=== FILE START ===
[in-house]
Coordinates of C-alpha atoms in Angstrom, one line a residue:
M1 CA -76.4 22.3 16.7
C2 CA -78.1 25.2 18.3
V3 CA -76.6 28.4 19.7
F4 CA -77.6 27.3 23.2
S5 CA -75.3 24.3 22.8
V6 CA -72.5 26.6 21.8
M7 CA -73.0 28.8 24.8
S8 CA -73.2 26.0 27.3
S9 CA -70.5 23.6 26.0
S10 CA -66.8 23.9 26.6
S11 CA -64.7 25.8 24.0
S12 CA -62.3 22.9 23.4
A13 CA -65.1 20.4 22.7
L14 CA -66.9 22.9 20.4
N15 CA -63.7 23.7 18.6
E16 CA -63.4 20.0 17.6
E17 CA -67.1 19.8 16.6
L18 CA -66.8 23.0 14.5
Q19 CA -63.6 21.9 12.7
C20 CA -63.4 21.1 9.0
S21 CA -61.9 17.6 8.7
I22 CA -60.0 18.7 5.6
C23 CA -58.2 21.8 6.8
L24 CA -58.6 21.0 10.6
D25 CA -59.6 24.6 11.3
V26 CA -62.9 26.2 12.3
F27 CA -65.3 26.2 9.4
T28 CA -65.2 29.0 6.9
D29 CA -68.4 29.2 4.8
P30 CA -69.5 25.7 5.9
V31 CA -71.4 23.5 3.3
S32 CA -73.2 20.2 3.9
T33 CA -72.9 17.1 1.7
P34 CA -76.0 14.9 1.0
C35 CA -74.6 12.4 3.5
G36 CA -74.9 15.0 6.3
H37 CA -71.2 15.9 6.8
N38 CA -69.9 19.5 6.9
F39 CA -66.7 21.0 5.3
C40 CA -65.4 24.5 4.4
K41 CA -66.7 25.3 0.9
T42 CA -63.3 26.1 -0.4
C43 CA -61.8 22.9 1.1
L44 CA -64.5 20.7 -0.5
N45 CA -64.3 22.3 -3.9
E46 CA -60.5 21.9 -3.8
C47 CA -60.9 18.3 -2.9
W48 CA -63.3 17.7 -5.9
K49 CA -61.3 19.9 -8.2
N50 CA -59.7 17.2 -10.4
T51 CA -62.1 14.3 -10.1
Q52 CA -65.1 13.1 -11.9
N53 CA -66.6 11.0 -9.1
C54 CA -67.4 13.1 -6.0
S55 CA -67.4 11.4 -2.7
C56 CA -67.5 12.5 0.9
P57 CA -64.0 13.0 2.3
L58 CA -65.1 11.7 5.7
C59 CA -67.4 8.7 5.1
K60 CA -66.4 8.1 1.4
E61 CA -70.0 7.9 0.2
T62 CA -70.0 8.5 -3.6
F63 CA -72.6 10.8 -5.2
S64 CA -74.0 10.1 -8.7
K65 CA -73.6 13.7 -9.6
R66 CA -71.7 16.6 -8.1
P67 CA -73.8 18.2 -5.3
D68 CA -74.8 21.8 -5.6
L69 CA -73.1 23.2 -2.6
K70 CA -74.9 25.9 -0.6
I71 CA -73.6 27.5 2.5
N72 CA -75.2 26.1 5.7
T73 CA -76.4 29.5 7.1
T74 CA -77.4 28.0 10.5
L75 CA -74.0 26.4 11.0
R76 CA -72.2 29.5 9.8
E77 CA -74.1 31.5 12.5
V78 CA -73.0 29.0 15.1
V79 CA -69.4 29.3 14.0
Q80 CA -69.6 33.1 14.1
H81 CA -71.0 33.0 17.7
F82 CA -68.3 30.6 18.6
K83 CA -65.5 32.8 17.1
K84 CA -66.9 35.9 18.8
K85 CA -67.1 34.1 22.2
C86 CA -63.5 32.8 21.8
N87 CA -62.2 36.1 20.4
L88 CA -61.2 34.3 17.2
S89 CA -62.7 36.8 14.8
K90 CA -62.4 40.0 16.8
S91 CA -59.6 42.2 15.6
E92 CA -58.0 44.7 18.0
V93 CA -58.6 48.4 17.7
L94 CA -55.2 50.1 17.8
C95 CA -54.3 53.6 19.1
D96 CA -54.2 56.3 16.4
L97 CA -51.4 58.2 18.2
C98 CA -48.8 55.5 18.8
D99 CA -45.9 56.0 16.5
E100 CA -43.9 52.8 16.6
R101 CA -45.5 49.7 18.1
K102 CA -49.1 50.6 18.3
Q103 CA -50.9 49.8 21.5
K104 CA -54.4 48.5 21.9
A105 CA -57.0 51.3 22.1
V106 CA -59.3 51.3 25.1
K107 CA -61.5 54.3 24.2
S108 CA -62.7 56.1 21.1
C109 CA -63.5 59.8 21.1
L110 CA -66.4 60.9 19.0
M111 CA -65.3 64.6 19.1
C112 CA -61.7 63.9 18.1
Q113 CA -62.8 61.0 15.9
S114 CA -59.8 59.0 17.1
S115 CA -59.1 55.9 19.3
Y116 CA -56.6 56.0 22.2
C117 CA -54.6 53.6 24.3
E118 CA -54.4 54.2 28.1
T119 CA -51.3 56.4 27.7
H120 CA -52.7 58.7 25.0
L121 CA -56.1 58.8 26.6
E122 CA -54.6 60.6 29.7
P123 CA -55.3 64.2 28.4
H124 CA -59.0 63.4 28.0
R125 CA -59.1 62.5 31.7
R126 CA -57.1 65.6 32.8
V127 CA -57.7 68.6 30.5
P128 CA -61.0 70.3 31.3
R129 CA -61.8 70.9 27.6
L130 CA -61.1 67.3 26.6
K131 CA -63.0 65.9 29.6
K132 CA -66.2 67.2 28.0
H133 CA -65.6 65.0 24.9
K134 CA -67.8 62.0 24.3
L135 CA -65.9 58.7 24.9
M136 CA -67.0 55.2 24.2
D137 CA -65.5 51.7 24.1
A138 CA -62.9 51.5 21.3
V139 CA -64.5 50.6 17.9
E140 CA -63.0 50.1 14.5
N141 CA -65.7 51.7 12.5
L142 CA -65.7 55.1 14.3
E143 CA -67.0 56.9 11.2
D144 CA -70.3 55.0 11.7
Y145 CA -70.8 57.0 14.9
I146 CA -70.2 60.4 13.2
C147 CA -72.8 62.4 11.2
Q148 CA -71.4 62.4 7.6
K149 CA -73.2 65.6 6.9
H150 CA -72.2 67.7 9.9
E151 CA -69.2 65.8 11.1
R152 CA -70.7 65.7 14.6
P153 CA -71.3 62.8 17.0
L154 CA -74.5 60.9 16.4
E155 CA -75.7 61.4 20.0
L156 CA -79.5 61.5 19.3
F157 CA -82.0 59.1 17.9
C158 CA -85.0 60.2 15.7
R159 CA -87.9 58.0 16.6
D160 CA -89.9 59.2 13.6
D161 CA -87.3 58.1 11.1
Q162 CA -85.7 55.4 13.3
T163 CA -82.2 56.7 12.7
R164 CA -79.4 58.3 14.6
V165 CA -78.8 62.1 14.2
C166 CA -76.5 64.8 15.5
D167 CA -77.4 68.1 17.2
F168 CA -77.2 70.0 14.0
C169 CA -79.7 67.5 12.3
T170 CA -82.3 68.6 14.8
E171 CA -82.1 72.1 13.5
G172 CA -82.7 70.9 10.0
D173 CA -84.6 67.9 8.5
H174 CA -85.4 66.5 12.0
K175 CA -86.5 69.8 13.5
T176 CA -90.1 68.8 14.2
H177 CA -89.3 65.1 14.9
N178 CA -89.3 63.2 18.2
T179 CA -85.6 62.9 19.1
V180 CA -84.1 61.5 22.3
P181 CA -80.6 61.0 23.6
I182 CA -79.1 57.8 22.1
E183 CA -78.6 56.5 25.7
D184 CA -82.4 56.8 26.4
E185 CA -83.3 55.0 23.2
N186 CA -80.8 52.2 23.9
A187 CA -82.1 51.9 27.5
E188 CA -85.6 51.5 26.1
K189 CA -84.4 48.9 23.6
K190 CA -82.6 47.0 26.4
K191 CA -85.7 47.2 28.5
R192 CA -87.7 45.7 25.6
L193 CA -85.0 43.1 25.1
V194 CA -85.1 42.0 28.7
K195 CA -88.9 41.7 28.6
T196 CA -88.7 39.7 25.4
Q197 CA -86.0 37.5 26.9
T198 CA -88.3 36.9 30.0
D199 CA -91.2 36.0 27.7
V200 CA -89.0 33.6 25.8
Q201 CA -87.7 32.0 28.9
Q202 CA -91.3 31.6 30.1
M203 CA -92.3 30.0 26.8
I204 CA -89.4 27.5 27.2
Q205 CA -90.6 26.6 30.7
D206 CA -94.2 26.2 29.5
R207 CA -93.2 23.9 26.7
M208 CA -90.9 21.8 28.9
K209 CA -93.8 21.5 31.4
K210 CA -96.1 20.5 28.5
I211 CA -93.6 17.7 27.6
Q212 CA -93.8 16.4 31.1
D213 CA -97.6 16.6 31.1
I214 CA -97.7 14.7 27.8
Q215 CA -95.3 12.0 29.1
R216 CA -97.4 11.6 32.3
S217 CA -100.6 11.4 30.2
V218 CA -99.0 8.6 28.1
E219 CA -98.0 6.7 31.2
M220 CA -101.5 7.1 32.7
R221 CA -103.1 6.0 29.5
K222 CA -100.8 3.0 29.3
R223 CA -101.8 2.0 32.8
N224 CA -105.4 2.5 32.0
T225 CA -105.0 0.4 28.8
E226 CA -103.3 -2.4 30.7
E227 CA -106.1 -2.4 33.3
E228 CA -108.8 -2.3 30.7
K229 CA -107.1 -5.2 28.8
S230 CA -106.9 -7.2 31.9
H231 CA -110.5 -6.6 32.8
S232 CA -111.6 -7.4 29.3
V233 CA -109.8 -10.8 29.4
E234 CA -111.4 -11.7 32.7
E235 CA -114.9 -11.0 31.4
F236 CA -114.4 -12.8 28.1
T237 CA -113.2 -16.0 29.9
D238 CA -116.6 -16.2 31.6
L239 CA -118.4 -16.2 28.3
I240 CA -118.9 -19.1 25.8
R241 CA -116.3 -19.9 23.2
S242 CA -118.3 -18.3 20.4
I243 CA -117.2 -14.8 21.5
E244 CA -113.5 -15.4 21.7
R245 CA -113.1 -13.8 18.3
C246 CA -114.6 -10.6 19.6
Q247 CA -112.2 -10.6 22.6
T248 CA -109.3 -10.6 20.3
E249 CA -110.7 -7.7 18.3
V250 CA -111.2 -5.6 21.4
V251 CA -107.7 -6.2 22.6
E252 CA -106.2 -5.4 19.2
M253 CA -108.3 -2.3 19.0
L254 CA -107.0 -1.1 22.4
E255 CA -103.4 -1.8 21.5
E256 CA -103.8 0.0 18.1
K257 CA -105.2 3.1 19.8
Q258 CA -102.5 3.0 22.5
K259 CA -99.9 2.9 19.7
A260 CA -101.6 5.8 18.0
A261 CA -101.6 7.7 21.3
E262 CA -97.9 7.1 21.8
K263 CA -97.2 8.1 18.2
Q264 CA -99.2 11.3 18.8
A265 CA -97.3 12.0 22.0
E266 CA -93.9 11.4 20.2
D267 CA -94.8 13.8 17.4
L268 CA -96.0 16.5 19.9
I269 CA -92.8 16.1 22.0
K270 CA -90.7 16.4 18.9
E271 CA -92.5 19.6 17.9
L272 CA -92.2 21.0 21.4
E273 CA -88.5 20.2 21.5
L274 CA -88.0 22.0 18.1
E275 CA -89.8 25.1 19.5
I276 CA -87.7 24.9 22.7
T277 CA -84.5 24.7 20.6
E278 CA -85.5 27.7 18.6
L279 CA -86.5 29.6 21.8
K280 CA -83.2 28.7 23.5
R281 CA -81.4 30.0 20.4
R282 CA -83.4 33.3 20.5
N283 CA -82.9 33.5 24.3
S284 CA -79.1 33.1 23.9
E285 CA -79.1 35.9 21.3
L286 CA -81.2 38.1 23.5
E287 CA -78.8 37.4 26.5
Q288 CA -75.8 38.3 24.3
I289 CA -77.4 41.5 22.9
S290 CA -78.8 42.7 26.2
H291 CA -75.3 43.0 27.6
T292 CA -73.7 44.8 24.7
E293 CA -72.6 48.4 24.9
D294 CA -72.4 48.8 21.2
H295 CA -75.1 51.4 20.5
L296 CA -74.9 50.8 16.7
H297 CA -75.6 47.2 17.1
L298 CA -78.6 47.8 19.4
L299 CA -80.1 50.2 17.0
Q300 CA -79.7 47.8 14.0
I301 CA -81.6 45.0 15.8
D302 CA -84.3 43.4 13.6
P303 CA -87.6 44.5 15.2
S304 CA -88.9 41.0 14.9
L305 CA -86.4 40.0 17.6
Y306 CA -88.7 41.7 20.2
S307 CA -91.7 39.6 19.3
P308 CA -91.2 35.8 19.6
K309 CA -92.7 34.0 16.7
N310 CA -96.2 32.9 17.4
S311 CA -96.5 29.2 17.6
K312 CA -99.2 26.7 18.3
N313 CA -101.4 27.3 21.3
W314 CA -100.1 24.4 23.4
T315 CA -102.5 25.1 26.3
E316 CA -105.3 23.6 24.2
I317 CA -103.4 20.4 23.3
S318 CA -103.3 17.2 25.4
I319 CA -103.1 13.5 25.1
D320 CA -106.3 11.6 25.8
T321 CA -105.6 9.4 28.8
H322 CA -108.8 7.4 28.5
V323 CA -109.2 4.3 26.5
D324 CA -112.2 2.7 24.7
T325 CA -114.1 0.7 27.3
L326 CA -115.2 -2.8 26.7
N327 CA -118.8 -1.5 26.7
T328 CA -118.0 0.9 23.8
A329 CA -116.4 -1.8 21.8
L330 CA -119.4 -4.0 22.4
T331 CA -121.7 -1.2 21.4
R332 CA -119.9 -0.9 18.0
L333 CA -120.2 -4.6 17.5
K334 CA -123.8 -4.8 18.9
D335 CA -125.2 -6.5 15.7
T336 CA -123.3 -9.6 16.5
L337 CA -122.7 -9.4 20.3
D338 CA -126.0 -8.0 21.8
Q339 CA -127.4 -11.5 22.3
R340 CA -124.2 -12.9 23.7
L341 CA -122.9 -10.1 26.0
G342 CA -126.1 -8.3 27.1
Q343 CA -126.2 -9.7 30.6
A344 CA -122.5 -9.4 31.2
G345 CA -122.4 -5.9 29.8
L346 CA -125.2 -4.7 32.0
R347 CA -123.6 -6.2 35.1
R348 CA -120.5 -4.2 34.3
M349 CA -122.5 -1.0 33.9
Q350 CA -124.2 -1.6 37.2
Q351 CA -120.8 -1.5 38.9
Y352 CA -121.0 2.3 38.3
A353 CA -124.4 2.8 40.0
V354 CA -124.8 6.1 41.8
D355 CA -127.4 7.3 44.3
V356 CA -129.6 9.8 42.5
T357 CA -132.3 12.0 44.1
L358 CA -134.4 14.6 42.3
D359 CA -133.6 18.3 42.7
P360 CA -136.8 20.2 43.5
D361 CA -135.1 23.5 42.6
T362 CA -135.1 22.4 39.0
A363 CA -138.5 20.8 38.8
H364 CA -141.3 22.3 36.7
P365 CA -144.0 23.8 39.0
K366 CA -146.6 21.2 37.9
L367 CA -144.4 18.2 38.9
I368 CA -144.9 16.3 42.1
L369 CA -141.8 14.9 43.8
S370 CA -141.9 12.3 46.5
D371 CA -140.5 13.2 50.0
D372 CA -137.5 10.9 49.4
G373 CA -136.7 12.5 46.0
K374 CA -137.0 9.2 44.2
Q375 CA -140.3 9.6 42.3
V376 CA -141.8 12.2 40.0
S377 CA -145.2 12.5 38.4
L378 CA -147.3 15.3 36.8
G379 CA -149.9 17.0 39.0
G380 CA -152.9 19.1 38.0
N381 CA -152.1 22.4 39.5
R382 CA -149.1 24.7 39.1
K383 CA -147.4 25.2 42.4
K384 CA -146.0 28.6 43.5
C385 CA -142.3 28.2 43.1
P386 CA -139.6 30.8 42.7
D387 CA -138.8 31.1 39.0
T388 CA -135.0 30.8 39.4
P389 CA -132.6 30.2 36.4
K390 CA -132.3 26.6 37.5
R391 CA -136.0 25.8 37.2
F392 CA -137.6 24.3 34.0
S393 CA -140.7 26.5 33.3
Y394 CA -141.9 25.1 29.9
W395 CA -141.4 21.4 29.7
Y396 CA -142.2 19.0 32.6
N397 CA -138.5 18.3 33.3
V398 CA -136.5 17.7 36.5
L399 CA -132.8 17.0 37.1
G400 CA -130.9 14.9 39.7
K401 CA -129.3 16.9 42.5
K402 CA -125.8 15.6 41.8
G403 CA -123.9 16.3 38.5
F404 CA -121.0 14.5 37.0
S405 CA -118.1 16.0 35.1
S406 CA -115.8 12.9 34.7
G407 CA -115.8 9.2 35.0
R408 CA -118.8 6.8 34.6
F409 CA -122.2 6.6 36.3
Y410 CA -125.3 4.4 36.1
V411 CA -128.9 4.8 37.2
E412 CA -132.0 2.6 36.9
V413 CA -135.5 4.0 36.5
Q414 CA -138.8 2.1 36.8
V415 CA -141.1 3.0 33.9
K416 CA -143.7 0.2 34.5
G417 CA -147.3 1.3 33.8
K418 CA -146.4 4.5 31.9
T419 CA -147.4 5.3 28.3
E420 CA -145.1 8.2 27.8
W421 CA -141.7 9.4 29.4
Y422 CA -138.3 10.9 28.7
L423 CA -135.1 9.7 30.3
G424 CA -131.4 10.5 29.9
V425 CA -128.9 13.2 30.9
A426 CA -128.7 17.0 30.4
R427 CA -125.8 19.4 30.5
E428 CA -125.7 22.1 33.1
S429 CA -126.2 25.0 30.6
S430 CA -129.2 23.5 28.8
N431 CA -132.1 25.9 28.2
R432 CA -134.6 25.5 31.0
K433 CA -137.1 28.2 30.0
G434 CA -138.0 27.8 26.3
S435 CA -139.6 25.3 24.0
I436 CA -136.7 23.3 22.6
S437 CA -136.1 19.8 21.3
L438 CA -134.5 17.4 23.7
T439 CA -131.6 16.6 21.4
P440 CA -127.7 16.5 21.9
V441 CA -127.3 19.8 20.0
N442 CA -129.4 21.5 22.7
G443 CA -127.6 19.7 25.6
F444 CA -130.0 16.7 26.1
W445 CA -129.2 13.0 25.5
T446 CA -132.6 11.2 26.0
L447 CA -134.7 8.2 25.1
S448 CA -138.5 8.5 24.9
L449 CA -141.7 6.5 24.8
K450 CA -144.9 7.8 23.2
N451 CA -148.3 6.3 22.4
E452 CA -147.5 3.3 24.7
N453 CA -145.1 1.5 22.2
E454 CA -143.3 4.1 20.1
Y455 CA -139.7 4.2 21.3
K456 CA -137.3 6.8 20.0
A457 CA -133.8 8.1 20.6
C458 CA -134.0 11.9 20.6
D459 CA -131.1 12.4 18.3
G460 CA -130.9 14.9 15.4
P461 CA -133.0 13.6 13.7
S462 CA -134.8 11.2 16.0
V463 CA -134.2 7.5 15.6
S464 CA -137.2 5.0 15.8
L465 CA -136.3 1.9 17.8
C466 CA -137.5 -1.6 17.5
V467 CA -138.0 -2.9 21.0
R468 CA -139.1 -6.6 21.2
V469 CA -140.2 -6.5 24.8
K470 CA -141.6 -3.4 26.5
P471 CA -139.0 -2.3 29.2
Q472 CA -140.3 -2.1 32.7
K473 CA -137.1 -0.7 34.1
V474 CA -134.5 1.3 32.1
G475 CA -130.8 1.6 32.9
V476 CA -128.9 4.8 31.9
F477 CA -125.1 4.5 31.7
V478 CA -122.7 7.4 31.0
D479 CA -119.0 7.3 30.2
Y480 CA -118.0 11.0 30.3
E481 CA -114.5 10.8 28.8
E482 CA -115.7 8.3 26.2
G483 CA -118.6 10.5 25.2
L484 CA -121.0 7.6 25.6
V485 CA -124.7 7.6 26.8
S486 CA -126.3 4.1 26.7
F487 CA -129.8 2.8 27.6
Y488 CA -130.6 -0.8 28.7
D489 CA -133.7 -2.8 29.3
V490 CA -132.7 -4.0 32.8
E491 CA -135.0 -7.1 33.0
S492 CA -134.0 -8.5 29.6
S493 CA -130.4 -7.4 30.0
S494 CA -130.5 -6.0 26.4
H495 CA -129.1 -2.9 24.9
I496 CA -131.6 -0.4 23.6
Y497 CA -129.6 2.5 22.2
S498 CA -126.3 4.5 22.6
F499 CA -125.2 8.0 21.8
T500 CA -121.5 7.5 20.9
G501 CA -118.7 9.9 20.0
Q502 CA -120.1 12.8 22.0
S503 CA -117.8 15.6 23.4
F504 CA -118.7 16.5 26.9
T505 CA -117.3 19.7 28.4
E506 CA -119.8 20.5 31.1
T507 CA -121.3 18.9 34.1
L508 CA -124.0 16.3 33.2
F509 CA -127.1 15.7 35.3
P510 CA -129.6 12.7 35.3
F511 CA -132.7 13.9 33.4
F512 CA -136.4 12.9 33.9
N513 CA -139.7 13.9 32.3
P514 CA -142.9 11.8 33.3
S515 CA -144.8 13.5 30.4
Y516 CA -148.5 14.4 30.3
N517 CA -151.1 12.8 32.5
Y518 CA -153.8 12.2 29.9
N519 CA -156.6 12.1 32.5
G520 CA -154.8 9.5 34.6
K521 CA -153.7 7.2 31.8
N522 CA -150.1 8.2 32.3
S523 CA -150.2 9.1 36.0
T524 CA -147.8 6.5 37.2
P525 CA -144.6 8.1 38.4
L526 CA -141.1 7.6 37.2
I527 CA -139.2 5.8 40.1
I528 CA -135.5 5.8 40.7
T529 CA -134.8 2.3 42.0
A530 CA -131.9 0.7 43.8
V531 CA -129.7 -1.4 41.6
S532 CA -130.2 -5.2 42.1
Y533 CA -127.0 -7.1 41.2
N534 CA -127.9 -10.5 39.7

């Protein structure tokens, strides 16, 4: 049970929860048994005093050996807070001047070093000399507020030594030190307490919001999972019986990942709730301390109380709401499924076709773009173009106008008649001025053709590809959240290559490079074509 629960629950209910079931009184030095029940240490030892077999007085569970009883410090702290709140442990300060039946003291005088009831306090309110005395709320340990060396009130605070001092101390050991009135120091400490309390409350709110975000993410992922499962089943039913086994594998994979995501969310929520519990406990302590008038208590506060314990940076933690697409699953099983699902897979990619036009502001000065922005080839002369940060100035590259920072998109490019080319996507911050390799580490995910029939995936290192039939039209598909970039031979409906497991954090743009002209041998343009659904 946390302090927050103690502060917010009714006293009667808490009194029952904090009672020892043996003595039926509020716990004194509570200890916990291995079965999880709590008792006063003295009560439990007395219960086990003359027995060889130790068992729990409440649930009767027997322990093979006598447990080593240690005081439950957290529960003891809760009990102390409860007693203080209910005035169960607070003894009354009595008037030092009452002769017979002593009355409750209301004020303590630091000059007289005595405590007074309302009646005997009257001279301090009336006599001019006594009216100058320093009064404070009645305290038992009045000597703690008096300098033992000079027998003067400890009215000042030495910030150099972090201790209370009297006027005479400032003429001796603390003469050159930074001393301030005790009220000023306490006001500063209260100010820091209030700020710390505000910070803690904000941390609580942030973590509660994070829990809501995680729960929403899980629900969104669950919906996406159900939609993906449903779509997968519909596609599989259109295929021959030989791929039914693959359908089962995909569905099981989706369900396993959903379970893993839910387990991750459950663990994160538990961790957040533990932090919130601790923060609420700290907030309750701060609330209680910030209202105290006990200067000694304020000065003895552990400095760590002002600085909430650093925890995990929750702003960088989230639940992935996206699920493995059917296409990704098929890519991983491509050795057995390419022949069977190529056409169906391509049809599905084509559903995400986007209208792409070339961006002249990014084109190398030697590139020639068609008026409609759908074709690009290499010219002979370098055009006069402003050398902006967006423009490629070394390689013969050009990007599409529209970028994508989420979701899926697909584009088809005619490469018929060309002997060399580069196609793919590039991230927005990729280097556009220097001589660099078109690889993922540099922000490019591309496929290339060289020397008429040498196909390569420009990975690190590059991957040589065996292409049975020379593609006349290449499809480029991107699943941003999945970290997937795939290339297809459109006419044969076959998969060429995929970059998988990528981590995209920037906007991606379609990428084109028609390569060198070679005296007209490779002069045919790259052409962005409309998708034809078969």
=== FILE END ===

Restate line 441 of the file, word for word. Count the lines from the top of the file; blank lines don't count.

T439 CA -131.6 16.6 21.4